What is laryngeal papillomatosis?
Vocal papillomas or vocal fold papillomas are mostly benign lesions, typically presenting with a cauliflower-like or characteristic “bunch-of-grapes” appearance. Under higher magnification, there are detectable vascular protrusions, called villi, which bleed when pressure is applied to them.
Vocal fold papillomas can occur in isolation. However, they are usually found in larger formations or widely spread across the tissue. In extreme cases, laryngeal papillomatosis can affect the entire vocal fold region and grow into the airway passages.
Vocal papillomas are subdivided into two forms. The first — called juvenile papillomatosis — primarily affect children. The age peak lies between 4 and 6 years of age. The second form affects adults. The age peak lies between the third and fifth decade of life.
Medium-sized vocal papilloma
How does laryngeal papillomatosis develop?
Vocal papillomas develop from a viral disease triggered by the human papilloma virus (HPV). Although a large proportion of the population is infected with HPV viruses, only few patients suffer from the typical symptoms, at a rate of two to three per 100,000 persons.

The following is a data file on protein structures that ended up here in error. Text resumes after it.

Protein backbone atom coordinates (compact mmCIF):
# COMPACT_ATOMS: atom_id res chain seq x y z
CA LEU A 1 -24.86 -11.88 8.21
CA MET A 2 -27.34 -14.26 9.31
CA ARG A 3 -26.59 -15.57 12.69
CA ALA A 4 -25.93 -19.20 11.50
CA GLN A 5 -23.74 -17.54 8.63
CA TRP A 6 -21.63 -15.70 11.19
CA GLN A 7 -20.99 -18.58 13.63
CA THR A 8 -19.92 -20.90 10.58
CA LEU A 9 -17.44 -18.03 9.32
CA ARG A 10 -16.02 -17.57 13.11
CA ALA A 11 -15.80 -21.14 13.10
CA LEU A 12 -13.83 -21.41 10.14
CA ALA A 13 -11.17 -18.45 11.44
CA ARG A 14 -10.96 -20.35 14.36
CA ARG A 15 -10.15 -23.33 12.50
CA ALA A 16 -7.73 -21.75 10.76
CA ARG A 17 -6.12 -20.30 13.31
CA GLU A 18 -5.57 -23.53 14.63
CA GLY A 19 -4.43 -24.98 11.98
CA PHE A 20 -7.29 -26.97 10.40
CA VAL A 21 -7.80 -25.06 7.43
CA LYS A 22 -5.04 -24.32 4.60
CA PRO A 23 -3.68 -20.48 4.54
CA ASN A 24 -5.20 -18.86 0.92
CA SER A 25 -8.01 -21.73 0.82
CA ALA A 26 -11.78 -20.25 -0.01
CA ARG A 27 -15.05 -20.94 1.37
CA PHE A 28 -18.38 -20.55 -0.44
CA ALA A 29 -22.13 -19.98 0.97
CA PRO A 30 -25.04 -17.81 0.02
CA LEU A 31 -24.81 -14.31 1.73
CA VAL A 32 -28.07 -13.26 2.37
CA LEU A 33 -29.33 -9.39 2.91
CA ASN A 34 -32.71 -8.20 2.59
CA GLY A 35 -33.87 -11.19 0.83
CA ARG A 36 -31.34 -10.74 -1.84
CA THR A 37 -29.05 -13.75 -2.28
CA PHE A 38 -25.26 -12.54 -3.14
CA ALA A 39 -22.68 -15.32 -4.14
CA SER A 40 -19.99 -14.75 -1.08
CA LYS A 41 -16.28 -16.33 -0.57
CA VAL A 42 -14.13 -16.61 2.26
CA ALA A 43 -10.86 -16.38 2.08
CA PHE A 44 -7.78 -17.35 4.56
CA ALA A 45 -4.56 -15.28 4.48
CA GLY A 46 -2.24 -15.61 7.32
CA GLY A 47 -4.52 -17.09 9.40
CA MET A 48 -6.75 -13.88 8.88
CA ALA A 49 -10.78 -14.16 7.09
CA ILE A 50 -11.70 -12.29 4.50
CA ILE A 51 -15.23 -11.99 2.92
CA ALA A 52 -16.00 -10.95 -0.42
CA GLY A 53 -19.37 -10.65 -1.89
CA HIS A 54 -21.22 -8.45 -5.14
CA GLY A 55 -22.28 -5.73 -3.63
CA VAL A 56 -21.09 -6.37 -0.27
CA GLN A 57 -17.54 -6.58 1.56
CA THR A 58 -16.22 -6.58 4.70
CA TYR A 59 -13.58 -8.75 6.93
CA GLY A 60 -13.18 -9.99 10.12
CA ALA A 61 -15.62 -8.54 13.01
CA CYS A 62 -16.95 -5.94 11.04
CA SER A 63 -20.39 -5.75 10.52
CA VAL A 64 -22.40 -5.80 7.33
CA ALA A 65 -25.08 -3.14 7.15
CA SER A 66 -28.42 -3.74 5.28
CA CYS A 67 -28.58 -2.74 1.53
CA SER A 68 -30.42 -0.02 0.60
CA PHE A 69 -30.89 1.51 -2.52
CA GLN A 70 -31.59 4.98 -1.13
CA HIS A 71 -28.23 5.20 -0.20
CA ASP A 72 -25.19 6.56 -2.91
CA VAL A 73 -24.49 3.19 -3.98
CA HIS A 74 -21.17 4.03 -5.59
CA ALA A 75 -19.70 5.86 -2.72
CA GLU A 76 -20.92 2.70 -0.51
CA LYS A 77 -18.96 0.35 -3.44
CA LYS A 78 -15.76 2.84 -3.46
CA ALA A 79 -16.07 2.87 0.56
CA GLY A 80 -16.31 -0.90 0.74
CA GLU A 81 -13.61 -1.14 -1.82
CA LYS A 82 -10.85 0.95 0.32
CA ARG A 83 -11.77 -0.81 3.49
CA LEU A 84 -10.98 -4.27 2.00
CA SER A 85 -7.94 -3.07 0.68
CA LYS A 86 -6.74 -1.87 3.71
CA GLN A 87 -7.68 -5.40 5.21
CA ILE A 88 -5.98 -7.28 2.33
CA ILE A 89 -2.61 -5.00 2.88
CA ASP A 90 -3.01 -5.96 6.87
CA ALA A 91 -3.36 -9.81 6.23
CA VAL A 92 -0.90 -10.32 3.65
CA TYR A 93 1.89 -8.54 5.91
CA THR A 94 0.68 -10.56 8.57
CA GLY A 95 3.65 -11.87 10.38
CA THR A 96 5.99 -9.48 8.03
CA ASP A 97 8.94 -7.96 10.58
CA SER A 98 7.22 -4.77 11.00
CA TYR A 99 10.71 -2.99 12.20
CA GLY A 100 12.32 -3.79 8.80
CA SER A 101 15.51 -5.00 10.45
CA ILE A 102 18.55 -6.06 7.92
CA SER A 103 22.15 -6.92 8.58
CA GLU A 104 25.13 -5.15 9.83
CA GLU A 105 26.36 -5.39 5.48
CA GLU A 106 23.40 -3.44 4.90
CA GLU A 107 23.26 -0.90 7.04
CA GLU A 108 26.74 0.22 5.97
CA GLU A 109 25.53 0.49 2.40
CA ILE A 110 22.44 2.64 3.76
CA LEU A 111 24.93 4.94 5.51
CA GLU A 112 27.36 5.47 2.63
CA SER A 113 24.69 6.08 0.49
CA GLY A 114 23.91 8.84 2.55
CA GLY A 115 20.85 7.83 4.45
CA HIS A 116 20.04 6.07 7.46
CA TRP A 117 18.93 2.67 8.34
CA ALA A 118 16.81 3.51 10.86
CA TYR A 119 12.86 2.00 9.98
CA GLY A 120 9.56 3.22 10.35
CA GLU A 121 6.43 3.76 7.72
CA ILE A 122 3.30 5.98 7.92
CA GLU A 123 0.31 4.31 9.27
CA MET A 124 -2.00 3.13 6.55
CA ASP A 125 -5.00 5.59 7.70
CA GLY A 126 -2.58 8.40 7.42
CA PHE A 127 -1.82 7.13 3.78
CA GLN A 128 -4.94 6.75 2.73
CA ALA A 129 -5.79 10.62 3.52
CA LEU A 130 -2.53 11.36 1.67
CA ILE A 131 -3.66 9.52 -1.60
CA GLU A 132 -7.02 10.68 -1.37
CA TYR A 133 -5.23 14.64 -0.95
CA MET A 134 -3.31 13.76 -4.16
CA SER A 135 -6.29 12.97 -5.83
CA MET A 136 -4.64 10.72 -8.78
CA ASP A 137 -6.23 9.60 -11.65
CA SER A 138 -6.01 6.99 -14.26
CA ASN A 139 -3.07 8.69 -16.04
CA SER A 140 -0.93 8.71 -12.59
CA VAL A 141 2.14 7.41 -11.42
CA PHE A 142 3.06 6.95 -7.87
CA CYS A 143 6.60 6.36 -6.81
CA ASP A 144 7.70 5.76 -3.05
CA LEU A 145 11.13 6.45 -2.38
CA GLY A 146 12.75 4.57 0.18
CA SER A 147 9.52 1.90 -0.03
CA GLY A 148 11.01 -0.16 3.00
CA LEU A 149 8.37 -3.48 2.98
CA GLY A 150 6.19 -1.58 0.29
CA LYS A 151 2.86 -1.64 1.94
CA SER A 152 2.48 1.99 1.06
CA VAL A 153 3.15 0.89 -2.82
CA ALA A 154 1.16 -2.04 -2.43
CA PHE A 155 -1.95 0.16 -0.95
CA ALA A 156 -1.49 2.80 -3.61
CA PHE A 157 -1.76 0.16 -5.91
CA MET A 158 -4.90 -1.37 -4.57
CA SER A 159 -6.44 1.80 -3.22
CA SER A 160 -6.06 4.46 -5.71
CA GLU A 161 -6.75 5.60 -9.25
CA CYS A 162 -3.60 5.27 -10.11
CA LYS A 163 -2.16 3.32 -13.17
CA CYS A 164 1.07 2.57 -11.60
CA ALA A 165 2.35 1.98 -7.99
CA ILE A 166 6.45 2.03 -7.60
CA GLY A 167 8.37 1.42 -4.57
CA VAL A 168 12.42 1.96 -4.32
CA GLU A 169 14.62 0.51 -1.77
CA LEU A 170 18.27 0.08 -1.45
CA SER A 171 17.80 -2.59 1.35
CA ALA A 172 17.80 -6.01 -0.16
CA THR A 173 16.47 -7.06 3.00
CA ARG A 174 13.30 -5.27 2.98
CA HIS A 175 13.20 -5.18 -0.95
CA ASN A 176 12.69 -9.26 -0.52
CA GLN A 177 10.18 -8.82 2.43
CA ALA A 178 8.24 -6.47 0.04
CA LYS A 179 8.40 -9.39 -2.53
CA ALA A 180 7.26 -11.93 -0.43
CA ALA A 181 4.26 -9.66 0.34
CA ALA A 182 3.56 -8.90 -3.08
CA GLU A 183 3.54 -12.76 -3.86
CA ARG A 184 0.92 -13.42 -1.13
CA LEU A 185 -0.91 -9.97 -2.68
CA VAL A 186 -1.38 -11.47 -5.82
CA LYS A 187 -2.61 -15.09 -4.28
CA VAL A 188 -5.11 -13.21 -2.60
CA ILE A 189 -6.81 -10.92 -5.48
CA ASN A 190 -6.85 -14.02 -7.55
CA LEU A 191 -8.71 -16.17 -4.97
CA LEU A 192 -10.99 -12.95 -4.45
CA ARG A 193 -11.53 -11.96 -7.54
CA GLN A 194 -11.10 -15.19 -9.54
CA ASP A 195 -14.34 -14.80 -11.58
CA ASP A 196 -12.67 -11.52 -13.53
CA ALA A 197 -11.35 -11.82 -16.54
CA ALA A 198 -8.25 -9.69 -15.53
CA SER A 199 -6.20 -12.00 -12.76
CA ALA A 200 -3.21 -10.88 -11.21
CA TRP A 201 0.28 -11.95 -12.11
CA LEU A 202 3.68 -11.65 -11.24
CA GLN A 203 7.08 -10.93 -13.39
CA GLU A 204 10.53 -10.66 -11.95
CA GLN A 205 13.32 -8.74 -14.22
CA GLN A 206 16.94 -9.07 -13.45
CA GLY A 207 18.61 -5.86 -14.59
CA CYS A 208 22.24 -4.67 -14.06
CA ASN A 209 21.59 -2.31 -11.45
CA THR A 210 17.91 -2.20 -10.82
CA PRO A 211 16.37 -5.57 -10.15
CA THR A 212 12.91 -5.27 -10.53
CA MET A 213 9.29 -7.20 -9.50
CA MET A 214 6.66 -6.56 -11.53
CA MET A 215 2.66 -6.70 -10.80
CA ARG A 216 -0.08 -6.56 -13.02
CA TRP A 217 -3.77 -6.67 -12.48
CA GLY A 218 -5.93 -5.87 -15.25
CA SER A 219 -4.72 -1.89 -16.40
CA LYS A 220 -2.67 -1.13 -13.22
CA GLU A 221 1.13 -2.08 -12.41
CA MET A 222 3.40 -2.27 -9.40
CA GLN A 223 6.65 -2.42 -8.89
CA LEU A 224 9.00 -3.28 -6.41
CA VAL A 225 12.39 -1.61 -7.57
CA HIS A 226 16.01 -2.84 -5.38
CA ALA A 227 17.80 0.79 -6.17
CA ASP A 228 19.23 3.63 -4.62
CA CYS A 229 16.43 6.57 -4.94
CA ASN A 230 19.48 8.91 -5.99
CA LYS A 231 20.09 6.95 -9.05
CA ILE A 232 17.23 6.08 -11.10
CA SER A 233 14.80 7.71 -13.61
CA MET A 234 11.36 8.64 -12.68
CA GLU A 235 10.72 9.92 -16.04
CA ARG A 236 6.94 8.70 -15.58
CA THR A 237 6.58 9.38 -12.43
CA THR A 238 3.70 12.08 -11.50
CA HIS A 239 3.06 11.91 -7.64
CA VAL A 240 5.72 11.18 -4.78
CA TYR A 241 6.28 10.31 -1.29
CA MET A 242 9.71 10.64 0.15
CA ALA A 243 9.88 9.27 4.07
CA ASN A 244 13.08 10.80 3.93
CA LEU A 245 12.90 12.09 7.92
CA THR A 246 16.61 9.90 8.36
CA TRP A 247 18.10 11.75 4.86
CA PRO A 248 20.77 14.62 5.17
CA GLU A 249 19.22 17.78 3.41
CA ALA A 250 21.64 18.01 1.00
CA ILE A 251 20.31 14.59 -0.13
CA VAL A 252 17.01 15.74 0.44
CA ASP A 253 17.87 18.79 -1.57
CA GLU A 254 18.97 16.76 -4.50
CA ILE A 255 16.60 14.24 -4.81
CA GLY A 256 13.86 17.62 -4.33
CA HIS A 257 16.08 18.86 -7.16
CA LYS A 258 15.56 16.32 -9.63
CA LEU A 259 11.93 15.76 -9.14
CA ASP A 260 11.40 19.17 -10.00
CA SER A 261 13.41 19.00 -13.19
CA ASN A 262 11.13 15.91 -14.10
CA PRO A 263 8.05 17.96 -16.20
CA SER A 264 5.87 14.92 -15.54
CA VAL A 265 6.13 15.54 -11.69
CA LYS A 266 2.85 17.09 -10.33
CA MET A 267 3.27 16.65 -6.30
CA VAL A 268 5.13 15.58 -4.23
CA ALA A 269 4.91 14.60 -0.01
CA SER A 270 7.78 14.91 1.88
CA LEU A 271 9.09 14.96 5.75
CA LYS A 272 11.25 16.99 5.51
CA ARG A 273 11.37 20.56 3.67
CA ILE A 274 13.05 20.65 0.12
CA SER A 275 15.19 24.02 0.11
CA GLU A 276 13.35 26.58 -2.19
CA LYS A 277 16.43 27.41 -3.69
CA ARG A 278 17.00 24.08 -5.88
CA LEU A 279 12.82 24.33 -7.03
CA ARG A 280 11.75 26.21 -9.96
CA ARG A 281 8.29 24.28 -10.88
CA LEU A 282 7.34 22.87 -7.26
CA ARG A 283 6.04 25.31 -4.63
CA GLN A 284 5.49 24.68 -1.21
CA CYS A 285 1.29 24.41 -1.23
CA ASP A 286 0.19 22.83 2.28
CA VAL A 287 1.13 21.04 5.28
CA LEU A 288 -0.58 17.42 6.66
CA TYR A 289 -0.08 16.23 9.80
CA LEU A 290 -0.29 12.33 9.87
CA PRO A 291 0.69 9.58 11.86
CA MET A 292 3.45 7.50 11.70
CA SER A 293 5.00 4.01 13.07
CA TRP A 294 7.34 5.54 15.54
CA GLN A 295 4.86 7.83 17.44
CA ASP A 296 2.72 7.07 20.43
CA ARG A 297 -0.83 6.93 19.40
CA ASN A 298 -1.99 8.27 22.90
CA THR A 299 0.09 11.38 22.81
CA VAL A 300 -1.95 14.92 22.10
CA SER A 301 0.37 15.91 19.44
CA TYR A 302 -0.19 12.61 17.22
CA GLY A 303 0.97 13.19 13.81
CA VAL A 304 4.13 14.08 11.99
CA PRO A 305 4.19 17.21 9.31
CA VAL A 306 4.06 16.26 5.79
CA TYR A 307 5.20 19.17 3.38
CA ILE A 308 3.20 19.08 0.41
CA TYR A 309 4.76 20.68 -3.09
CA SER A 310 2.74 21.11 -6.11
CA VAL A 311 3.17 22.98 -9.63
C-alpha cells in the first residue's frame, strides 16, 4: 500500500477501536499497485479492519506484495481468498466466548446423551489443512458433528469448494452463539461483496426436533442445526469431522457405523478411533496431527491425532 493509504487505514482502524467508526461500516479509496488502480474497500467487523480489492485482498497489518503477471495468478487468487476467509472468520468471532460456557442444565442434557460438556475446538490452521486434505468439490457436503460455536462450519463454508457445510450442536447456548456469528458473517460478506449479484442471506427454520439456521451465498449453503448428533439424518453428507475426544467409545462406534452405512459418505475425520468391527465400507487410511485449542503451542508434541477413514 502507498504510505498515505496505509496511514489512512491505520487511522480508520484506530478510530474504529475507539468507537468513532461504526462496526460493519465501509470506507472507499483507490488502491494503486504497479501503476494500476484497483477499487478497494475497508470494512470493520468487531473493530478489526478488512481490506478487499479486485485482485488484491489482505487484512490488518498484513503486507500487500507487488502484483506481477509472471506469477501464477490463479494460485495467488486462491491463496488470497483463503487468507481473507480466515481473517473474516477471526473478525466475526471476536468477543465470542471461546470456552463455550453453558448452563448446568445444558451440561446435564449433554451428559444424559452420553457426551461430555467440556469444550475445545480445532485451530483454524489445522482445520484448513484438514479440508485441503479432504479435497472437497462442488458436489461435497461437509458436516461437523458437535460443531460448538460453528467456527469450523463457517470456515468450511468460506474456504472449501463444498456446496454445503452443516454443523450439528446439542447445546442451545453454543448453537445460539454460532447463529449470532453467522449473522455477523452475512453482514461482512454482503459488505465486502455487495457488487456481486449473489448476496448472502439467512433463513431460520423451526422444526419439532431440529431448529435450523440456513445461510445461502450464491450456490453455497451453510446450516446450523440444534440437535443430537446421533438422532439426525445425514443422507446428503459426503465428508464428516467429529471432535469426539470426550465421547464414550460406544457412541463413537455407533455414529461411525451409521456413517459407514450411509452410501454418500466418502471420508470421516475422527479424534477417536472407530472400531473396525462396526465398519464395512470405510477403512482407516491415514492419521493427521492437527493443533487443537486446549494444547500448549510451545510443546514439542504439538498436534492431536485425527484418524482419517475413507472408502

The HPV causing laryngeal papillomatosis can be classified into different virus subtypes. This subdivision is especially important because it allows classification of the presenting pathologies into low-risk and high-risk types.
The low-risk types caused by the HPV subtypes 6 and 11 are the most common. With these types of HPV, the risk of malignant progression is rather rare. Patients with the high-risk types must get more frequent check-up examinations due to the higher malignancy rate.
What symptoms are caused by laryngeal papillomatosis?
- Mild to pronounced hoarseness
- Rapid vocal fatigue
- Impairment of breathing
Since laryngeal papillomas are usually localized on the vocal folds, the primary earliest symptom is a more or less pronounced hoarseness of the voice. The degree of hoarseness will correspond with the size of the vocal papilloma.